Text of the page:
Ladies, gentlemen, Thomas Hirschhorn
Thank you AICA, for presenting the oorkonde to Thomas Hirschhorns Anschool. For me its is really a privilege to share this award with someone I admire for exactly ten years now. And seeing the list of previous aica-winners. We are in good company.
I am also very happy for everyone who is happy with Thomas Hirschhorn and me winning this prize.
I know all my colleagues from Maastricht are proud to share in this honour. Its like a compliment for the way we do things in the museum.
Its all about following oneâ€™s intuÃ¯ton, having faith in the art and in the artist and his, or her, strength of mind.
And about not complaining too much when, because of a slightly oversized work – Hotel Democracy â€“ we have to remove a wall or so. Or put in at once, a years exhibition budget, and even more.
Its also about seeking out the individual and the ambiguous in art. To prefer humanity to concepts and theories. To believe that the key to true understanding and insight is above all to be found in the artistâ€™s mentality. To focus on individual bodies of work and the considerations of specific artists. And to give in monographic exhibitions the work every opportunity to speak of matters dear to the artist, rather than being made to fit into an existing discourse.
We, I mean the institutional artworld. We always, in a way, seem to do our best to squeeze life out of art. I think for instance that many processes aiming at getting the viewer nearer to art are actually creating more distance. Since the ninenties, we apparently decided to strangle life out of art by forcing bitter reality upon it.
Shouldnâ€™t we really take upon ourselves to relax a little. And accept the fact that reality, and also art, is multifarious, diverse, many-sided. That there is no way that we can ever grasp, let alone categorize reality and art. And that we need those things we donâ€™t understand (Mr. Buergel) Maybe we are then able to see the image has already unbend.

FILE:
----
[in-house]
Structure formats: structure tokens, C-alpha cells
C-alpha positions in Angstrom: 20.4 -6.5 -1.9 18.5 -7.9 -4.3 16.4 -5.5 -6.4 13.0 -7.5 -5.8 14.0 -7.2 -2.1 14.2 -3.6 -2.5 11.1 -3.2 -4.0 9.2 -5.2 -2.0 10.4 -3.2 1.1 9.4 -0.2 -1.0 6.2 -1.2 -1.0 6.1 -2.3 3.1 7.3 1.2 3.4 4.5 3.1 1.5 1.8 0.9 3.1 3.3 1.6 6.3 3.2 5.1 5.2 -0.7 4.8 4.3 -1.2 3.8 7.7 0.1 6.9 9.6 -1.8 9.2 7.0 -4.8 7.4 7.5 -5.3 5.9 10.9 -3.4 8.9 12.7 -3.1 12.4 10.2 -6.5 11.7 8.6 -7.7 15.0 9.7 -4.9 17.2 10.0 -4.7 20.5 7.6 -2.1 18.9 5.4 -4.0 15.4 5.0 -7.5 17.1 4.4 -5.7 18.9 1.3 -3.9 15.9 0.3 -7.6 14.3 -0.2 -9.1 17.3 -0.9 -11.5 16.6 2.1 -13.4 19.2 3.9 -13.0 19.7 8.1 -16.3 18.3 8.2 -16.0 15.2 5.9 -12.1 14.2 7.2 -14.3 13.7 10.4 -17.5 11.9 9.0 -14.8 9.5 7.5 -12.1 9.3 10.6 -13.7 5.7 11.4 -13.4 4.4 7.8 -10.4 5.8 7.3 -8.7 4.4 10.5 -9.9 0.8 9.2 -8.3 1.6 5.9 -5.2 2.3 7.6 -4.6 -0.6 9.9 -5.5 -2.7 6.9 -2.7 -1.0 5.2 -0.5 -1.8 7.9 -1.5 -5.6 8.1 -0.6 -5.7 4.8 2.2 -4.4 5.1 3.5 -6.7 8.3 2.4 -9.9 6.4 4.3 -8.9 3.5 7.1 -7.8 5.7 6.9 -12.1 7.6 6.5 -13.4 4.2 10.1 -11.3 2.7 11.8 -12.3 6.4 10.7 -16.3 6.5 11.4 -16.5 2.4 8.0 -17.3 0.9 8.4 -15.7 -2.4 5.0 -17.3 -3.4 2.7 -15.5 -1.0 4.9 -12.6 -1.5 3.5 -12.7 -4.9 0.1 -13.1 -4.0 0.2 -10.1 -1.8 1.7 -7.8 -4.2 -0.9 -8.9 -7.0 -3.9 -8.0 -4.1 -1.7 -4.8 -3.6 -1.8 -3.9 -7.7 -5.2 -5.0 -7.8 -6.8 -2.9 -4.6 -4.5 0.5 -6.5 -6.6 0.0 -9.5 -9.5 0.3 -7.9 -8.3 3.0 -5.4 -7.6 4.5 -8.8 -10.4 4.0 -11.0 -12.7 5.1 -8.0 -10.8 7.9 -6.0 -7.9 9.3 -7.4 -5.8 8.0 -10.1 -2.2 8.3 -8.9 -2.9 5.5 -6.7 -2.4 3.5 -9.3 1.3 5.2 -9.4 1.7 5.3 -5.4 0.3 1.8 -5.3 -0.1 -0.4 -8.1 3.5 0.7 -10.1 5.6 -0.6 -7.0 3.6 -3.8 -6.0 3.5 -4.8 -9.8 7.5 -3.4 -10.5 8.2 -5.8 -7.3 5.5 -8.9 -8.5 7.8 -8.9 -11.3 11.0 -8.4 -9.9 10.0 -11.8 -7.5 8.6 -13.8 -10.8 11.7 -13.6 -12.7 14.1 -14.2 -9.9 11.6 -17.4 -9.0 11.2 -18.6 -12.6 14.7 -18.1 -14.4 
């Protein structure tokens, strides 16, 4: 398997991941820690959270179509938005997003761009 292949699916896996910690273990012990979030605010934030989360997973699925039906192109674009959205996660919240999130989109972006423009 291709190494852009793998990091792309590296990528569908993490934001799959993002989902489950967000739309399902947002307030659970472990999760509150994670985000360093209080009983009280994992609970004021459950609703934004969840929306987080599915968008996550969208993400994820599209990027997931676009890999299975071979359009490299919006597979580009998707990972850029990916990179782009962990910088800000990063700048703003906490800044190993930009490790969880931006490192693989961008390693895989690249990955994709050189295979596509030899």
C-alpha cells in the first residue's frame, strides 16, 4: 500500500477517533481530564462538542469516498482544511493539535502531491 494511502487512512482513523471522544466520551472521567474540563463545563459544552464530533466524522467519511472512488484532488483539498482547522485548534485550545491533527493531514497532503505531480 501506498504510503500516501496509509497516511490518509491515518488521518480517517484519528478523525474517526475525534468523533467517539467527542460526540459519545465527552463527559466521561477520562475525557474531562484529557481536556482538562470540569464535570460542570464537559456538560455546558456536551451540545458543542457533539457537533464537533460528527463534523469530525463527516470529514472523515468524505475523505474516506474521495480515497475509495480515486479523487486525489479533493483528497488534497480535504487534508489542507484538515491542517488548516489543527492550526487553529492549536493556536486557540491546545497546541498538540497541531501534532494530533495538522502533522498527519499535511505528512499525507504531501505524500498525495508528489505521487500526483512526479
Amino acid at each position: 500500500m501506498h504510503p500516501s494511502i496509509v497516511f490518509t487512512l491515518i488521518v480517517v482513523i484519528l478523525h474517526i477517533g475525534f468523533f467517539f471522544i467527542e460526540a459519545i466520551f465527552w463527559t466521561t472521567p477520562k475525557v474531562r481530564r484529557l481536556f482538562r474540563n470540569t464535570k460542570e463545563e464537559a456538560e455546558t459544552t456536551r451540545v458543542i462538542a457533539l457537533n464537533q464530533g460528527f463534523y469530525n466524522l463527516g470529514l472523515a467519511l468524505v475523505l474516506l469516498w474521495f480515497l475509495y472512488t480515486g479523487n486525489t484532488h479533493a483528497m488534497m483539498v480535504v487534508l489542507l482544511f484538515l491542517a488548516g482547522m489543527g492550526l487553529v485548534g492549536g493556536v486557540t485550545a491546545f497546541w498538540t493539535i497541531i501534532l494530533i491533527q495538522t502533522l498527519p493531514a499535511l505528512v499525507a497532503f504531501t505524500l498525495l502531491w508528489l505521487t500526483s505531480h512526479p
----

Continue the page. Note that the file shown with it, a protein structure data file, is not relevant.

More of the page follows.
I was struck some time ago by an essay of Carlos Fuentes on Cervantes Don Quichotte in the NRC-handelsblad of 16 december last year. What he says about literature and Cervantes also applies here. A good work of art doesnâ€™t provide certainties. It stresses the crucial uncertainty of the narrative. Of all narratives. Of all that is being put forward. The dwelling upon, the elaboration, the digression (uitweiding, afdwaling) are not the margin, the superfluous, the ballast of the unnecessary. On the contrary itâ€™s the soul of the artistic process. As it is, I think, the soul of Thomas Hirschhorns authentic artistic position.
To be honest I was quite uncertain what to say today on this occasion. But I think I have said enough now. Ten years ago I was moved by the fragile beauty of Skulptur Sortier Station, a work so provisional and yet so powerful and effective. I still feel a deep affinity with this artist who is not exactly afraid to overdo things somewhat and has the rare gift to be able to share his existential anxieties with us.